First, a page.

Differential Modulation of Glutamatergic Synaptic Transmission by Polysialic Acid
Type of DegreeDissertation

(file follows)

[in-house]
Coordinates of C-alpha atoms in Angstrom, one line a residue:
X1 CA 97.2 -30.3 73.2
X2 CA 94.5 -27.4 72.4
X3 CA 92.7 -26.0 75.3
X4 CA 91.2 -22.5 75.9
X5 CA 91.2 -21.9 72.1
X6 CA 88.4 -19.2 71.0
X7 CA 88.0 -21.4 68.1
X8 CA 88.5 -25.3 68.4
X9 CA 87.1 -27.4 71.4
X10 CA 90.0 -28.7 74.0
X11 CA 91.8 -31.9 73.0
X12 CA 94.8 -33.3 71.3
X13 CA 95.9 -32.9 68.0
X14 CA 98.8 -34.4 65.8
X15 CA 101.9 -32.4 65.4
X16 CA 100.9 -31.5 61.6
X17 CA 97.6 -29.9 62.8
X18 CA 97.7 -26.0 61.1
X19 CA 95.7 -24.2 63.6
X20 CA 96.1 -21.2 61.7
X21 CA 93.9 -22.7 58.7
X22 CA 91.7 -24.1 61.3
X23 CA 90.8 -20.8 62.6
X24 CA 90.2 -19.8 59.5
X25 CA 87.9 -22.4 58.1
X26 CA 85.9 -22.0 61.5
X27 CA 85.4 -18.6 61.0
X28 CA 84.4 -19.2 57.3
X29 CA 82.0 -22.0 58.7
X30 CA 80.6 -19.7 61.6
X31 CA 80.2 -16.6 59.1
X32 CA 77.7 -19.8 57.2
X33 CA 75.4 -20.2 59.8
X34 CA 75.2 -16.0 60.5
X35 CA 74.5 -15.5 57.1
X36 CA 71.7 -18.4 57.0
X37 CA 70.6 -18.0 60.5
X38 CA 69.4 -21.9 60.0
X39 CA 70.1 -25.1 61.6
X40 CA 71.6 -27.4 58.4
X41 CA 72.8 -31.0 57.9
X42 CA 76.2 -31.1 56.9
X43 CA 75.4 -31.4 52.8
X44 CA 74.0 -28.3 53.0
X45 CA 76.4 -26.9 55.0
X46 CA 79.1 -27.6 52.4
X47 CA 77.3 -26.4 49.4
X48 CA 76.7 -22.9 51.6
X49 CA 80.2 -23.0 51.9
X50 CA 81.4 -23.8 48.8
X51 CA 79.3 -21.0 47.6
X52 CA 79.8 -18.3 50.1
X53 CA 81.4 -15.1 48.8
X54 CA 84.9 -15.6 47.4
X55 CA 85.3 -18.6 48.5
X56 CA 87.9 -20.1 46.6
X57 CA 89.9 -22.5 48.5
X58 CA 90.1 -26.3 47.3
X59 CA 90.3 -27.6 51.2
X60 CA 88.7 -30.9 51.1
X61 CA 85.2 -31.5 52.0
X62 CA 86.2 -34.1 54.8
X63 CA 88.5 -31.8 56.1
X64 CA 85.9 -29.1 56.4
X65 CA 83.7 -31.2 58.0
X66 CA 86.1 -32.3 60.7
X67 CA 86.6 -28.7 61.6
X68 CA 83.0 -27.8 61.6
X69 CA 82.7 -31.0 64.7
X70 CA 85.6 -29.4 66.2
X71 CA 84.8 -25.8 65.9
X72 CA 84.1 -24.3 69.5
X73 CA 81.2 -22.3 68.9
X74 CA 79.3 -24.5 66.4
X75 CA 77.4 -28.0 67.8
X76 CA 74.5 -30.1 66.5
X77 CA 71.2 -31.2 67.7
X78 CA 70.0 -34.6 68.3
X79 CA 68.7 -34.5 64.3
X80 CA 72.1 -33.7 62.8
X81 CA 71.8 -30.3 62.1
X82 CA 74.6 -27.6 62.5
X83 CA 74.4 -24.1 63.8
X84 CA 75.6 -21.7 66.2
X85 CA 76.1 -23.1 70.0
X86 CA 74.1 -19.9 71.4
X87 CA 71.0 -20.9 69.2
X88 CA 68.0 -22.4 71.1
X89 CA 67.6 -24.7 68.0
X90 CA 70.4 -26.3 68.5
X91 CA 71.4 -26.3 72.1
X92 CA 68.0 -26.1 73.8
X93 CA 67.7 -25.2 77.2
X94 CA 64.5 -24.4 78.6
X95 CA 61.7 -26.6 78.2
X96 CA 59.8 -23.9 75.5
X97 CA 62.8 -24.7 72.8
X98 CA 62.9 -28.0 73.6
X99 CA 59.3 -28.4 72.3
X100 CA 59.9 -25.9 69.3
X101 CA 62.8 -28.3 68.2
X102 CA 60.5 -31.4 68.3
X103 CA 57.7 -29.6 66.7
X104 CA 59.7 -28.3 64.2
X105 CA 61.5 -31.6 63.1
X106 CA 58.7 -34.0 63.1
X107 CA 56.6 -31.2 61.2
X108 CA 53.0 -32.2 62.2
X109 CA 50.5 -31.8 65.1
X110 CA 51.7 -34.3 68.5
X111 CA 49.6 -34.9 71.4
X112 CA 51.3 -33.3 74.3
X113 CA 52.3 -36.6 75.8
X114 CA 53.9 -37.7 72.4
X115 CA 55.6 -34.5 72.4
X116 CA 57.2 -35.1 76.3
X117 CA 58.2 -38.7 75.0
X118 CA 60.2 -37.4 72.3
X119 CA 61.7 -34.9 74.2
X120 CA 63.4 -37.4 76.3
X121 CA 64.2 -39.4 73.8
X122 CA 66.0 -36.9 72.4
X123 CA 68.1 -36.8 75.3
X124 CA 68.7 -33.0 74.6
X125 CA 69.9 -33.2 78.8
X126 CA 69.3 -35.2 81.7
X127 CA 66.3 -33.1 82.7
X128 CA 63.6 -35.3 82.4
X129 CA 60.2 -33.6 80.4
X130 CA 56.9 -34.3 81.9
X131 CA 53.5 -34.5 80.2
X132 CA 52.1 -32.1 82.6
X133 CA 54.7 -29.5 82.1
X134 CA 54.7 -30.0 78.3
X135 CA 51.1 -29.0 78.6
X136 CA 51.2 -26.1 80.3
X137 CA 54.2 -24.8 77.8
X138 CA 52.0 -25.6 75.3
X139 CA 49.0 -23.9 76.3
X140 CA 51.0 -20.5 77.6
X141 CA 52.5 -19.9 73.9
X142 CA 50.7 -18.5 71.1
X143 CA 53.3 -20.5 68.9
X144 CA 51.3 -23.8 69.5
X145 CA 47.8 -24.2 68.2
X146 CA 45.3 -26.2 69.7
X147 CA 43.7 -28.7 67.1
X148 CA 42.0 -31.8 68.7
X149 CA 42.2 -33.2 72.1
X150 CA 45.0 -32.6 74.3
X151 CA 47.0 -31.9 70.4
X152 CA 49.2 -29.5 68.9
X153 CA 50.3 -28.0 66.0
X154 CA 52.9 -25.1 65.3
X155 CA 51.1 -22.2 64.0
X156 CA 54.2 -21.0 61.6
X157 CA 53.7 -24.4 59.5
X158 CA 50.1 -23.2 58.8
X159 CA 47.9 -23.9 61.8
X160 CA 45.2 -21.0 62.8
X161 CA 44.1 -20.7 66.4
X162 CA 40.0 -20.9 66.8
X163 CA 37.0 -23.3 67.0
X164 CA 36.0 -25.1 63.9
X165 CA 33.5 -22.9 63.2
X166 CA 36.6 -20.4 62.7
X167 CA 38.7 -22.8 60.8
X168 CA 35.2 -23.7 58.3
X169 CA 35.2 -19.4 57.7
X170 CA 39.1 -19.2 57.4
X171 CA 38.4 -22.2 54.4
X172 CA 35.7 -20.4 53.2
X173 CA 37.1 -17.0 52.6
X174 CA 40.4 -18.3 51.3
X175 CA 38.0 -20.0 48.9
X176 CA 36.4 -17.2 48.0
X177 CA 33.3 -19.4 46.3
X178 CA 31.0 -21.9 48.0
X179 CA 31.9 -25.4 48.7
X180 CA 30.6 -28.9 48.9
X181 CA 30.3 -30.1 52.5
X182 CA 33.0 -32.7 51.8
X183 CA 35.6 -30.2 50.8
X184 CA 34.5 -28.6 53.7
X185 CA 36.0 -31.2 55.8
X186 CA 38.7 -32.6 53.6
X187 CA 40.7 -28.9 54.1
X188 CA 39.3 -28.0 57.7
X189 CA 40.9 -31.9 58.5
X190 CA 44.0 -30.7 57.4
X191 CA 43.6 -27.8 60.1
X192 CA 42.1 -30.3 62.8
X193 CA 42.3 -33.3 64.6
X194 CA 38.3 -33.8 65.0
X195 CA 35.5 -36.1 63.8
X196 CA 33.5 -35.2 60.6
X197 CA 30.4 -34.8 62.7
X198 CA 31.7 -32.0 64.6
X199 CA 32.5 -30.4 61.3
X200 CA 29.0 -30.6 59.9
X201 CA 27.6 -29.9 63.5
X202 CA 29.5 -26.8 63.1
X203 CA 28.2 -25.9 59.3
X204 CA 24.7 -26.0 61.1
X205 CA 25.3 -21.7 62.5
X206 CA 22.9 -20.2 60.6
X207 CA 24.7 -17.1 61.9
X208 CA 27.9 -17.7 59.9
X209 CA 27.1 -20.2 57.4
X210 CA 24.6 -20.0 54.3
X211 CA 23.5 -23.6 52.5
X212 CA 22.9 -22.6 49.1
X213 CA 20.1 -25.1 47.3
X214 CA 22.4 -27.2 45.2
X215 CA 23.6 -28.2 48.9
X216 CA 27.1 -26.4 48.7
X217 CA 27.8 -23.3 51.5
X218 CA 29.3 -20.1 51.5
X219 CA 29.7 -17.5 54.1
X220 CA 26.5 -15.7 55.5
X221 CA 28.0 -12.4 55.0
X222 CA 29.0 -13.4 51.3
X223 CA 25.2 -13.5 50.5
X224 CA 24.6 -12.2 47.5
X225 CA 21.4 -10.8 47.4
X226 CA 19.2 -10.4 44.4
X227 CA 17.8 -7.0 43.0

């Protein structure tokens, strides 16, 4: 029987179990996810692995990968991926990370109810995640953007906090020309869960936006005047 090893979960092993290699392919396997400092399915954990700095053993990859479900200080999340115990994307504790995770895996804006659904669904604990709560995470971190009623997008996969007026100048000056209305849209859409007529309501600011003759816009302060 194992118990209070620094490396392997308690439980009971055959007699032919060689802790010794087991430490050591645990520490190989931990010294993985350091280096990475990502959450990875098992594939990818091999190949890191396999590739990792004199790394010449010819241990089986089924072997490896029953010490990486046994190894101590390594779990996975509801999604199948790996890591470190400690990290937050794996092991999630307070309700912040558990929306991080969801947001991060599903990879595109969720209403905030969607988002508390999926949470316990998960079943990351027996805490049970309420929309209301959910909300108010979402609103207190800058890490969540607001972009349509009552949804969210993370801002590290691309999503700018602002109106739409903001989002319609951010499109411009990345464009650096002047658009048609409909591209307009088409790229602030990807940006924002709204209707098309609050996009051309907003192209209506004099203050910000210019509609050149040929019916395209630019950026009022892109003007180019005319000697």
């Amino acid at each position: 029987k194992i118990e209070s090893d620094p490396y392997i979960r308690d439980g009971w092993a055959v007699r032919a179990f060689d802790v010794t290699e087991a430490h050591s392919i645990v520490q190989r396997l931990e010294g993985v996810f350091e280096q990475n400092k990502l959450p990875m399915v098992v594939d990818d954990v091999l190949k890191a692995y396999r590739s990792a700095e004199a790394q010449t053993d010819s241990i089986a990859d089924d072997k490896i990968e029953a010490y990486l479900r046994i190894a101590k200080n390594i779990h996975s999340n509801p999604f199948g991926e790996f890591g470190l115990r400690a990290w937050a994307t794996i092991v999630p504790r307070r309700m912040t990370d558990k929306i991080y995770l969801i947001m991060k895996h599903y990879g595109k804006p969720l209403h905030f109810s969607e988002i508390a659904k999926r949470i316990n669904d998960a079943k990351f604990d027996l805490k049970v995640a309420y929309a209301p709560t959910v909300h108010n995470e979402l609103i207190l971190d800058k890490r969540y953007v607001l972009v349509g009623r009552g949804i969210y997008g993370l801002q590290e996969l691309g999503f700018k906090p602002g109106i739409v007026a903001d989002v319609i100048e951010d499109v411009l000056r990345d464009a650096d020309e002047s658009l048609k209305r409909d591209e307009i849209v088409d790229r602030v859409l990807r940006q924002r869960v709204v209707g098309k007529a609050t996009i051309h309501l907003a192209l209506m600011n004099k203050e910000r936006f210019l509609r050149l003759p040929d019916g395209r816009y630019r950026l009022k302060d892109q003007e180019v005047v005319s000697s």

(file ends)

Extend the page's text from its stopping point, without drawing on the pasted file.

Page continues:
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Controlled modulation and regulation of glutamate receptors are essential for synaptogenesis and synaptic plasticity. The two major types of excitatory glutamate receptors found at the synapse are AMPA and NMDA, which during over-activation leads to glutamate induced excitotoxicity. The functional properties of single synaptic receptors specifically NMDA receptors was characterized in detail in this study. The neural cell adhesion molecule (NCAM) is a glycoprotein that modulates synaptic plasticity. NCAM is covalently linked to polysialic acid (PSA), a negatively charged carbohydrate which is a polymer of sialic acid with an unusual a2, 8-linkage containing up to 200 residues. PSA-NCAM plays vital roles in the development of the nervous system and NMDA receptor-dependent synaptic plasticity in the adult. It is well known that carbohydrates play a vital role in cellular recognition and adhesive processes. There are several studies that established a link between PSA-NCAM and glutamate receptors. However, the mechanisms whereby PSA-NCAM modulates glutamate receptors have not been studied. Therefore, this study will investigate the effects of endogenous and soluble PSA-NCAM on synaptic glutamate receptors. Elucidating the functional properties of single synaptic glutamate receptors and the modulation of these receptors by PSA will be a step towards understanding many neurodegenerative disorders where PSA expression is altered. Synaptosomes and membrane fractions from rat hippocampi and recombinant receptors, respectively, were used in this study to evaluate the mechanistic effects of PSA on AMPA receptors and the NR2 subunit containing NMDA receptor subtypesNR2A, NR2B, and NR2A/NR2B, specifically. The hippocampi were isolated from 7-10 days old Sprague Dawley rats for synaptosomal preparation for synaptic AMPA receptor and NMDA receptor electrical recordings in the presence of specific receptor antagonist and agonists. Our results indicate that PSA potentiates synaptic AMPA receptor properties and that cyclothiazide, a known inhibitor of AMPA receptor desensitization does not occlude PSA effects on AMPA receptor activity. This indicates that PSA, in addition to decreasing the desensitization of AMPA receptors may also act through another mechanism. PSA also inhibited with the binding of glutamate to NR2B subunit-containing NMDA receptors. Furthermore, it is specific for the NR2B subunit and unlike other NR2B specific antagonists; PSA also inhibits NR2A/NR2B channels. PSA decreased the open probability and not the conductance of the NR2B subunit containing NMDA receptors. The results of our study reveal that 1) PSA potentiates AMPA receptor function and thereby possibly enhance synaptic plasticity, 2) inhibits NR2B containing NMDA receptors and thereby decreasing glutamate induced excitotoxicity.